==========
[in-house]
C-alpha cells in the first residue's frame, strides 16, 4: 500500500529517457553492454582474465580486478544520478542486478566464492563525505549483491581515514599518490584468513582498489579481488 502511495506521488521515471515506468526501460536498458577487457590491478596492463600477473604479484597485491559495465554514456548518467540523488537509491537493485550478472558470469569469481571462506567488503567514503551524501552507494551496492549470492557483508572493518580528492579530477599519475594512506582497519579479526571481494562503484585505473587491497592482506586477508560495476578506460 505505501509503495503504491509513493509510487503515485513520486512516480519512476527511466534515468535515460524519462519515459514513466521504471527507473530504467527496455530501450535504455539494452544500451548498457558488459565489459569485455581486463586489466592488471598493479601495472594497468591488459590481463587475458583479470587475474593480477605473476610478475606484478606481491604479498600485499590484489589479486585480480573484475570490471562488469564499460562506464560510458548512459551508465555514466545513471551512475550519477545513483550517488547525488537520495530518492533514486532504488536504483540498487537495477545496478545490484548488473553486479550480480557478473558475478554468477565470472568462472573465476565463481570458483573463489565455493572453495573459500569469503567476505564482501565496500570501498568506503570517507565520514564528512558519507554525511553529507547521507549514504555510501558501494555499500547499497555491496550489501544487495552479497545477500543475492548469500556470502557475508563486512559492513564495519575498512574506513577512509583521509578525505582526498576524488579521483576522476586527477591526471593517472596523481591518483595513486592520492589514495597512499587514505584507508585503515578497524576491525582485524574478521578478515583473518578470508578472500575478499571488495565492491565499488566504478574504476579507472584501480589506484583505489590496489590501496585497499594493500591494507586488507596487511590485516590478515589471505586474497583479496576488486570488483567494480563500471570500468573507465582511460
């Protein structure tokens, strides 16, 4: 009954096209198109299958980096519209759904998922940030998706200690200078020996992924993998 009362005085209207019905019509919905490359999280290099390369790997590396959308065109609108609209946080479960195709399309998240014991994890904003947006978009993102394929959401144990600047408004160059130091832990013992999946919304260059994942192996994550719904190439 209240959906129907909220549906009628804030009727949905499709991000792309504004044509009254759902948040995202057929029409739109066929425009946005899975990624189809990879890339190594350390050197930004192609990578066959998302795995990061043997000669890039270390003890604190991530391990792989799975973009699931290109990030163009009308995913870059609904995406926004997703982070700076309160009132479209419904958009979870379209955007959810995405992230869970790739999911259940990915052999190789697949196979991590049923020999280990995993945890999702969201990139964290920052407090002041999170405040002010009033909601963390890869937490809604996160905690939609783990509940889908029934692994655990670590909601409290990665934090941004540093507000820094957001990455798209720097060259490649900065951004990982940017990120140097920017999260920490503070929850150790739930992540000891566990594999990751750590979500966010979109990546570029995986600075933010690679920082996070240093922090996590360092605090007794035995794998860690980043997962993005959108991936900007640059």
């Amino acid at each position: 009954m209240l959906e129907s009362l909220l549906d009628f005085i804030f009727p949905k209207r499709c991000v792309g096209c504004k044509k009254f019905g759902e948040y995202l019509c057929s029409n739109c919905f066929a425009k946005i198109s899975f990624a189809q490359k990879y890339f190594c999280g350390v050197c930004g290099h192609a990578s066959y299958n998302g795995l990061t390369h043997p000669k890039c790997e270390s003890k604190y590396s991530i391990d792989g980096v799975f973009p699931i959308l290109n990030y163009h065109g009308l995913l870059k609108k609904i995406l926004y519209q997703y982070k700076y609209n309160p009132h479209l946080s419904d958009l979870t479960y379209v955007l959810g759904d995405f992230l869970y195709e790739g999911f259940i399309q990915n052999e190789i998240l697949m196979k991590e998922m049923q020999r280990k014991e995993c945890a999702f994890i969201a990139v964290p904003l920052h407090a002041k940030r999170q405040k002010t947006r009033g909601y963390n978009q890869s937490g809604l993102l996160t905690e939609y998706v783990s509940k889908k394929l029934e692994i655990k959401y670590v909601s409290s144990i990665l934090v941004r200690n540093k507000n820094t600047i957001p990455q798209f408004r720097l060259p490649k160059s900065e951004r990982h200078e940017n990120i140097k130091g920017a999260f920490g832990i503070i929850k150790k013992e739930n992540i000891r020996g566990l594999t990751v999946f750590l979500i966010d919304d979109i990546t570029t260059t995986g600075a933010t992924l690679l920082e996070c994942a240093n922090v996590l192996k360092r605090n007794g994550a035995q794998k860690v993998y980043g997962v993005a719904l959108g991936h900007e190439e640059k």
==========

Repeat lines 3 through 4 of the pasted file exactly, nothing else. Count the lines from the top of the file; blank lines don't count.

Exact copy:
């Protein structure tokens, strides 16, 4: 009954096209198109299958980096519209759904998922940030998706200690200078020996992924993998 009362005085209207019905019509919905490359999280290099390369790997590396959308065109609108609209946080479960195709399309998240014991994890904003947006978009993102394929959401144990600047408004160059130091832990013992999946919304260059994942192996994550719904190439 209240959906129907909220549906009628804030009727949905499709991000792309504004044509009254759902948040995202057929029409739109066929425009946005899975990624189809990879890339190594350390050197930004192609990578066959998302795995990061043997000669890039270390003890604190991530391990792989799975973009699931290109990030163009009308995913870059609904995406926004997703982070700076309160009132479209419904958009979870379209955007959810995405992230869970790739999911259940990915052999190789697949196979991590049923020999280990995993945890999702969201990139964290920052407090002041999170405040002010009033909601963390890869937490809604996160905690939609783990509940889908029934692994655990670590909601409290990665934090941004540093507000820094957001990455798209720097060259490649900065951004990982940017990120140097920017999260920490503070929850150790739930992540000891566990594999990751750590979500966010979109990546570029995986600075933010690679920082996070240093922090996590360092605090007794035995794998860690980043997962993005959108991936900007640059």
């Amino acid at each position: 009954m209240l959906e129907s009362l909220l549906d009628f005085i804030f009727p949905k209207r499709c991000v792309g096209c504004k044509k009254f019905g759902e948040y995202l019509c057929s029409n739109c919905f066929a425009k946005i198109s899975f990624a189809q490359k990879y890339f190594c999280g350390v050197c930004g290099h192609a990578s066959y299958n998302g795995l990061t390369h043997p000669k890039c790997e270390s003890k604190y590396s991530i391990d792989g980096v799975f973009p699931i959308l290109n990030y163009h065109g009308l995913l870059k609108k609904i995406l926004y519209q997703y982070k700076y609209n309160p009132h479209l946080s419904d958009l979870t479960y379209v955007l959810g759904d995405f992230l869970y195709e790739g999911f259940i399309q990915n052999e190789i998240l697949m196979k991590e998922m049923q020999r280990k014991e995993c945890a999702f994890i969201a990139v964290p904003l920052h407090a002041k940030r999170q405040k002010t947006r009033g909601y963390n978009q890869s937490g809604l993102l996160t905690e939609y998706v783990s509940k889908k394929l029934e692994i655990k959401y670590v909601s409290s144990i990665l934090v941004r200690n540093k507000n820094t600047i957001p990455q798209f408004r720097l060259p490649k160059s900065e951004r990982h200078e940017n990120i140097k130091g920017a999260f920490g832990i503070i929850k150790k013992e739930n992540i000891r020996g566990l594999t990751v999946f750590l979500i966010d919304d979109i990546t570029t260059t995986g600075a933010t992924l690679l920082e996070c994942a240093n922090v996590l192996k360092r605090n007794g994550a035995q794998k860690v993998y980043g997962v993005a719904l959108g991936h900007e190439e640059k």